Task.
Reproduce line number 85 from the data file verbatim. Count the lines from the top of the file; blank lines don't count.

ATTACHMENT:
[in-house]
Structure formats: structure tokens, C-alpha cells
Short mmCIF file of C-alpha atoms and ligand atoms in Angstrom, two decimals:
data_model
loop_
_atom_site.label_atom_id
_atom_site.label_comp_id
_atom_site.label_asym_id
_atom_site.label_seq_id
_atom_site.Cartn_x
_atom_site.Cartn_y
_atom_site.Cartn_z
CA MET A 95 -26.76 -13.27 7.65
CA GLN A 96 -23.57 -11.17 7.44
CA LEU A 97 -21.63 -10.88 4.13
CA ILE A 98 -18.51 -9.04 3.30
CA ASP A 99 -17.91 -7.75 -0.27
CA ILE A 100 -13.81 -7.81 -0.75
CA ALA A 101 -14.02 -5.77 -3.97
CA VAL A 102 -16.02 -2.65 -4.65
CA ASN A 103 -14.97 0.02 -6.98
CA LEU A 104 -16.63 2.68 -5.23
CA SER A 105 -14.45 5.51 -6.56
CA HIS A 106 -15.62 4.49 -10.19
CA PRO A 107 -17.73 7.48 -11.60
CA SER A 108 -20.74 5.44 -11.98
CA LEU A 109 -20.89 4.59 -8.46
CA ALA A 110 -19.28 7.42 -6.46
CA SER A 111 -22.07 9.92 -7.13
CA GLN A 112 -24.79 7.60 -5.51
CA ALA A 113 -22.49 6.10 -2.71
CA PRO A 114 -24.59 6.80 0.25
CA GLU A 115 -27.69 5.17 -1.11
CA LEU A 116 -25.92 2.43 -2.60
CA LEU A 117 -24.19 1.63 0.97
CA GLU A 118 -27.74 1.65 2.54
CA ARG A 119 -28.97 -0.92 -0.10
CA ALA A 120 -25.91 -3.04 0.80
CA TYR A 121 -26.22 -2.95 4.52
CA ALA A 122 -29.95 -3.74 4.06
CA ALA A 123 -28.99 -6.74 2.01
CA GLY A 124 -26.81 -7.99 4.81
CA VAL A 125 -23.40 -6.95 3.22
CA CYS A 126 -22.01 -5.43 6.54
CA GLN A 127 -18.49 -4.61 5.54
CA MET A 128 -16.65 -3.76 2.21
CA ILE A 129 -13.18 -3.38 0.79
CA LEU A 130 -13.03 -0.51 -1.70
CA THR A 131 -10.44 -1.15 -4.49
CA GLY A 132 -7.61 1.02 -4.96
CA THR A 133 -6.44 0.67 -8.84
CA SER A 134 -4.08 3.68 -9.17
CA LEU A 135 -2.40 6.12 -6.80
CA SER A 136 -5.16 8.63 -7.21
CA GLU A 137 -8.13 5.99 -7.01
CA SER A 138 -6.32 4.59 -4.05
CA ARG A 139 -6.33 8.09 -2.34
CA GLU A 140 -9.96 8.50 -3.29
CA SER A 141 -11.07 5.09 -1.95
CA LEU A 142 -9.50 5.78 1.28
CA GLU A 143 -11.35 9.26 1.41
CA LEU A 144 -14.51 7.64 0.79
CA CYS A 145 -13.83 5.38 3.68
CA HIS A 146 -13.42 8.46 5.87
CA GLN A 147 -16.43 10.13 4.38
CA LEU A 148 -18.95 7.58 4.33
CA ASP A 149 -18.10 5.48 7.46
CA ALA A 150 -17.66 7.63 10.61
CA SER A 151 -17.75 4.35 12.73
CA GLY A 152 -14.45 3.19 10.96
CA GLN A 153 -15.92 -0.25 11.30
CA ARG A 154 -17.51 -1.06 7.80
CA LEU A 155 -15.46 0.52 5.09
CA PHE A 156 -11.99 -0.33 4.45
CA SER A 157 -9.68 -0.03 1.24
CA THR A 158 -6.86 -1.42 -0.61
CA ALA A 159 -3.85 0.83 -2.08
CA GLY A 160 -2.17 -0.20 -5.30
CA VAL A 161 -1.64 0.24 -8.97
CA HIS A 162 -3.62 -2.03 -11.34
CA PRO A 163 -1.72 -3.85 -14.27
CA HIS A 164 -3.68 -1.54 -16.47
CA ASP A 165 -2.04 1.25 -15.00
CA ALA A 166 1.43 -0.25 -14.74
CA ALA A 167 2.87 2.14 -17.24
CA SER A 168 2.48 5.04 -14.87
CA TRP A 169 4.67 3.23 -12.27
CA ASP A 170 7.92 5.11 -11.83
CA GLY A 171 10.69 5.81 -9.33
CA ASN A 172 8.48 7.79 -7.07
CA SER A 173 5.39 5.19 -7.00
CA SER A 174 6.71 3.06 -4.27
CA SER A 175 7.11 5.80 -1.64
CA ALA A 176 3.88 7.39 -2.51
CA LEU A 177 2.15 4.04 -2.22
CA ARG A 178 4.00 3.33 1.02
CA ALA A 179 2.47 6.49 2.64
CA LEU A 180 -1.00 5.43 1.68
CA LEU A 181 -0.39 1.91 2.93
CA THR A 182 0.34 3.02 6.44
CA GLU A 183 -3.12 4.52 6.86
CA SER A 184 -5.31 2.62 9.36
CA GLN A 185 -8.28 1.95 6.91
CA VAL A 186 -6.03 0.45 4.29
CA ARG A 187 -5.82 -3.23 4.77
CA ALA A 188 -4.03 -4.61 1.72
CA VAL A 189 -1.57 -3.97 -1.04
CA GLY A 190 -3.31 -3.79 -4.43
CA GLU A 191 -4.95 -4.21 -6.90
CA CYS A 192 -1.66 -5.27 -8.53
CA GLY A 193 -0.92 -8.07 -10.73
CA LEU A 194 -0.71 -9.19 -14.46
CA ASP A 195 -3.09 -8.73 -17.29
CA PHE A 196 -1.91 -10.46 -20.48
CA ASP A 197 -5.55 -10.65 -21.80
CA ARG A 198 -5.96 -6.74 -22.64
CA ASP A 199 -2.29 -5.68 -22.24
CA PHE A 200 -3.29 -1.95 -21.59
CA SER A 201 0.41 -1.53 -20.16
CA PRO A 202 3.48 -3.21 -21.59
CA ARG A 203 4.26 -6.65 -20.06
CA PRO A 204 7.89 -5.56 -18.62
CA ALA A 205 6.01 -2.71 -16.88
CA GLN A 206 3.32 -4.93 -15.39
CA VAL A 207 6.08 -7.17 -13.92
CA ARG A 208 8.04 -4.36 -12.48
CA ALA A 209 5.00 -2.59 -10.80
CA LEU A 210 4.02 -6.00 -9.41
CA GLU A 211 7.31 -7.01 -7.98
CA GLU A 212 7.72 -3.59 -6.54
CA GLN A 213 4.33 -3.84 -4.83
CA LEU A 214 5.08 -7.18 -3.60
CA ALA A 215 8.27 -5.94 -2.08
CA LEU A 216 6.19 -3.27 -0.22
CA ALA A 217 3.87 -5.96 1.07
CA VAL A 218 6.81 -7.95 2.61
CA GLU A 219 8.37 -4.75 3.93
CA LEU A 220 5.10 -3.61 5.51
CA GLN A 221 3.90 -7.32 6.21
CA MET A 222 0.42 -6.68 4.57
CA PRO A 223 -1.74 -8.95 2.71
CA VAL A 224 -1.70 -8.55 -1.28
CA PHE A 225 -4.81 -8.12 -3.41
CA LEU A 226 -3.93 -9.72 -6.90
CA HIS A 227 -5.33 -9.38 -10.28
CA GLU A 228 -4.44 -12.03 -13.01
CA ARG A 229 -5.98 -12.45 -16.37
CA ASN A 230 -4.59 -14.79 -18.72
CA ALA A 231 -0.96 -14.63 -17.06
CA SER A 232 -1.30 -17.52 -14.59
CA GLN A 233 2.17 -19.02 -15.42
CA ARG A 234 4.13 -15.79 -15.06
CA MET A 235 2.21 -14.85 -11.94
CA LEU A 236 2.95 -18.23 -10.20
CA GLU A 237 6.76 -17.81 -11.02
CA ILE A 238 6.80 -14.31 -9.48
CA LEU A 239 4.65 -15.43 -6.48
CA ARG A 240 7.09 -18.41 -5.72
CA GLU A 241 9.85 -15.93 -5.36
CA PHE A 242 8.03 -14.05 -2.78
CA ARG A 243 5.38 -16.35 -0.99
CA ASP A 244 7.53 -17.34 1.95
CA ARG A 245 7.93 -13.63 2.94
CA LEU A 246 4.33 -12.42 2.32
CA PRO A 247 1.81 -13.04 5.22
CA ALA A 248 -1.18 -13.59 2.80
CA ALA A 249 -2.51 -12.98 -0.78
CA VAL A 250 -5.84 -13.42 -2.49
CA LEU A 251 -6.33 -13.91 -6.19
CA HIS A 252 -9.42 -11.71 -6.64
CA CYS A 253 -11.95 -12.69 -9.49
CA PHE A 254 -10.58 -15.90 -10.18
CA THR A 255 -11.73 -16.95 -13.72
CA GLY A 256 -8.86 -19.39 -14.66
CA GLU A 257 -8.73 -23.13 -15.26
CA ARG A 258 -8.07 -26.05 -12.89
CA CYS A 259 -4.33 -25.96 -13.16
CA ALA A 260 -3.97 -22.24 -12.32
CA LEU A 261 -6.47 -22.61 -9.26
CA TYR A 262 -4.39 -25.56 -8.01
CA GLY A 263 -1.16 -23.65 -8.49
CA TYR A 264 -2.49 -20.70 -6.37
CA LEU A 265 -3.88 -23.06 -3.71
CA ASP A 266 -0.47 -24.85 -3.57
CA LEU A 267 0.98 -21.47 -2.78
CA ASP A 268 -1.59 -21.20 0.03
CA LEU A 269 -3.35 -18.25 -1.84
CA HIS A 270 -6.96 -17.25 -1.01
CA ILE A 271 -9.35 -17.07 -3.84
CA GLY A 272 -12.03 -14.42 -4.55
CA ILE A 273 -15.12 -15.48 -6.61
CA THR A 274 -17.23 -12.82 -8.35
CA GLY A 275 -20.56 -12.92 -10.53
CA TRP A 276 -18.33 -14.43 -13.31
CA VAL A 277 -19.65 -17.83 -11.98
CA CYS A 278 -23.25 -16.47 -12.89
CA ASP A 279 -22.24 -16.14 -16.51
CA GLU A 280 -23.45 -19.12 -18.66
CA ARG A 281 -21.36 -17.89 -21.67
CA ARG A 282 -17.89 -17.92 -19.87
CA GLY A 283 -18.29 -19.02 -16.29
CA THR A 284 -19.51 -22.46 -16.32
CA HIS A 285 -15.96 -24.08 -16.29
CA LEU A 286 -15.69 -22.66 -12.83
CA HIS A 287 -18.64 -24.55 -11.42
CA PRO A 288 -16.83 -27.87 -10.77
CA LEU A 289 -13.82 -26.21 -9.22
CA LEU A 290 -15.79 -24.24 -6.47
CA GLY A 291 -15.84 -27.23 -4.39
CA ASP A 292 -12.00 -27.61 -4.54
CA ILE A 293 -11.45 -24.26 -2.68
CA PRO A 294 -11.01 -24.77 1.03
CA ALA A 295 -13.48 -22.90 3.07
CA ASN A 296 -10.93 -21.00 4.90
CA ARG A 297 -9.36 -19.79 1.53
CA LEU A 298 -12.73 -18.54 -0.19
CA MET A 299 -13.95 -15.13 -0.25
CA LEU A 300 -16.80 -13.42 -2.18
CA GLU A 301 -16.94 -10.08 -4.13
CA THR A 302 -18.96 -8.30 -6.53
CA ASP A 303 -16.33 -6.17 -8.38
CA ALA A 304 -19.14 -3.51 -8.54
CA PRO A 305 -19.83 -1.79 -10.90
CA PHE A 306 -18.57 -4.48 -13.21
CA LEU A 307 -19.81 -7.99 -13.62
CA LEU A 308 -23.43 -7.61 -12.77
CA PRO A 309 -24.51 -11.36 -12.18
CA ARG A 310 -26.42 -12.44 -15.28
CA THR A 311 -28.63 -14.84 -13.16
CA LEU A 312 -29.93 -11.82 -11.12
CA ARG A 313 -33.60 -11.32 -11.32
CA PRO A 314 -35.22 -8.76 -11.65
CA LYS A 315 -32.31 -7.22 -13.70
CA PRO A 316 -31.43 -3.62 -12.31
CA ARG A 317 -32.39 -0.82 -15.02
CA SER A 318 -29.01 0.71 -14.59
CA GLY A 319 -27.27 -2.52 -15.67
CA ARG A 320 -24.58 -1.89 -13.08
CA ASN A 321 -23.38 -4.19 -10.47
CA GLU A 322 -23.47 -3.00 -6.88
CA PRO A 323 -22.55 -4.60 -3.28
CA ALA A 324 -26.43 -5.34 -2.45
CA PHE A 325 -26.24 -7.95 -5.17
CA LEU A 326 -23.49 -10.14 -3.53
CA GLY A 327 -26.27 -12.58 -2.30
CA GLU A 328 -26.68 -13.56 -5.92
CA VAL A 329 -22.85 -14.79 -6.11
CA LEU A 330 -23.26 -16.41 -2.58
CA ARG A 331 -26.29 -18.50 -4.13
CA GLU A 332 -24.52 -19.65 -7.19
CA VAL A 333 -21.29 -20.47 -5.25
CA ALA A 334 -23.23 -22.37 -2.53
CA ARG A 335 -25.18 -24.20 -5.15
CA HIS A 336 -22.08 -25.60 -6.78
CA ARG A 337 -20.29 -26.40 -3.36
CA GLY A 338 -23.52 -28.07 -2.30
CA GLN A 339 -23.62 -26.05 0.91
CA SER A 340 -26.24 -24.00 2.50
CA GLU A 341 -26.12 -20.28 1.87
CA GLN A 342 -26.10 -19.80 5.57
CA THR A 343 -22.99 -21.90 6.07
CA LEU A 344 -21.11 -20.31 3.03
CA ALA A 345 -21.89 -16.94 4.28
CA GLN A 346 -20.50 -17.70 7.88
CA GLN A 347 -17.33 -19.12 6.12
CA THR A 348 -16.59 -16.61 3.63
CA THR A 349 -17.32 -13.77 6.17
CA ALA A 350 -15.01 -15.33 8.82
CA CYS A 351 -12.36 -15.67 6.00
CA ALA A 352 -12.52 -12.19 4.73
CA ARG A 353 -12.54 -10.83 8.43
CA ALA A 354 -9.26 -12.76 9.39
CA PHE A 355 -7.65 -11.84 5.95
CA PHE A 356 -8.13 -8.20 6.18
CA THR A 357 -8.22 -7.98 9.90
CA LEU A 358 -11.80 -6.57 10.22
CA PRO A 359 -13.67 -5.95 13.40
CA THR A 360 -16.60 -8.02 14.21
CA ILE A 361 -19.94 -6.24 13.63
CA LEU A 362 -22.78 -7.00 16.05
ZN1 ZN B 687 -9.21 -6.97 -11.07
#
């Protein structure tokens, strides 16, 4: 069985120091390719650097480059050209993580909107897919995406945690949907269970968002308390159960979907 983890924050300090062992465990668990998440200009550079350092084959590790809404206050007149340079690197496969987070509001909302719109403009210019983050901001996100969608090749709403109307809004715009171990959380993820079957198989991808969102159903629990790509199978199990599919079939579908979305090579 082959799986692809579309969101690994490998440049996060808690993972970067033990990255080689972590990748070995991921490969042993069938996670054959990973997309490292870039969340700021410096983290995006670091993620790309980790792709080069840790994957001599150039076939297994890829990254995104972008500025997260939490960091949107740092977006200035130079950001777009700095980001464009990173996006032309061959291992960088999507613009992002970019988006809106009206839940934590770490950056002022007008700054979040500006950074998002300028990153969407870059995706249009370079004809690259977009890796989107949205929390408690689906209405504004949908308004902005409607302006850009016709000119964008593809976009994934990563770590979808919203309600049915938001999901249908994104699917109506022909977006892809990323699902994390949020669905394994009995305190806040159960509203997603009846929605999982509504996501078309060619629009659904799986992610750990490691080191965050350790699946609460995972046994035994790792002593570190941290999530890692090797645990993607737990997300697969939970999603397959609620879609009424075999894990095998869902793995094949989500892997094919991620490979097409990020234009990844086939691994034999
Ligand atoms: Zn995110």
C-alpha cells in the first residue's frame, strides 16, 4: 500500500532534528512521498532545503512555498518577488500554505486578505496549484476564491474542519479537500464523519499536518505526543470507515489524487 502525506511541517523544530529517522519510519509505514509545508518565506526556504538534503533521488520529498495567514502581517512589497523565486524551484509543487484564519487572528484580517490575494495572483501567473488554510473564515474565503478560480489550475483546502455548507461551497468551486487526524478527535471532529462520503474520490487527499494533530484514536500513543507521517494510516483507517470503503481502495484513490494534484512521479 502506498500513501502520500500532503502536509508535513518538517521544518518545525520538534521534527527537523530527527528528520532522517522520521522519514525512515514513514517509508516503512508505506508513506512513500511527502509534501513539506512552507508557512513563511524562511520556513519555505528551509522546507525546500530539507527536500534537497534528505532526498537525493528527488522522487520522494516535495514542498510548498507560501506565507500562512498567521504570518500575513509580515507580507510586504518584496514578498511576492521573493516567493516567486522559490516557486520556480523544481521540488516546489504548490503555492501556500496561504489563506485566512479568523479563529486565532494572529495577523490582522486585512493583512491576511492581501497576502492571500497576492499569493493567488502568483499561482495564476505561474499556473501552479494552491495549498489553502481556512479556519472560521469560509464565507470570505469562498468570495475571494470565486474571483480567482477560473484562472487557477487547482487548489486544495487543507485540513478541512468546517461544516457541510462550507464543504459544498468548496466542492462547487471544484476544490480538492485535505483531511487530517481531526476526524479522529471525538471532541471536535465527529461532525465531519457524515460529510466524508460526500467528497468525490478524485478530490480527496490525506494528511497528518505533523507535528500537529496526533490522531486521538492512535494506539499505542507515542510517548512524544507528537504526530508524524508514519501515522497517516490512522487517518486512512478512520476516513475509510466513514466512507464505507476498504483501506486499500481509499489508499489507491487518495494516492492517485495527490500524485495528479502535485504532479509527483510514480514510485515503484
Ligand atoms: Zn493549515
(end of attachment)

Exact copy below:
CA ALA A 167 2.87 2.14 -17.24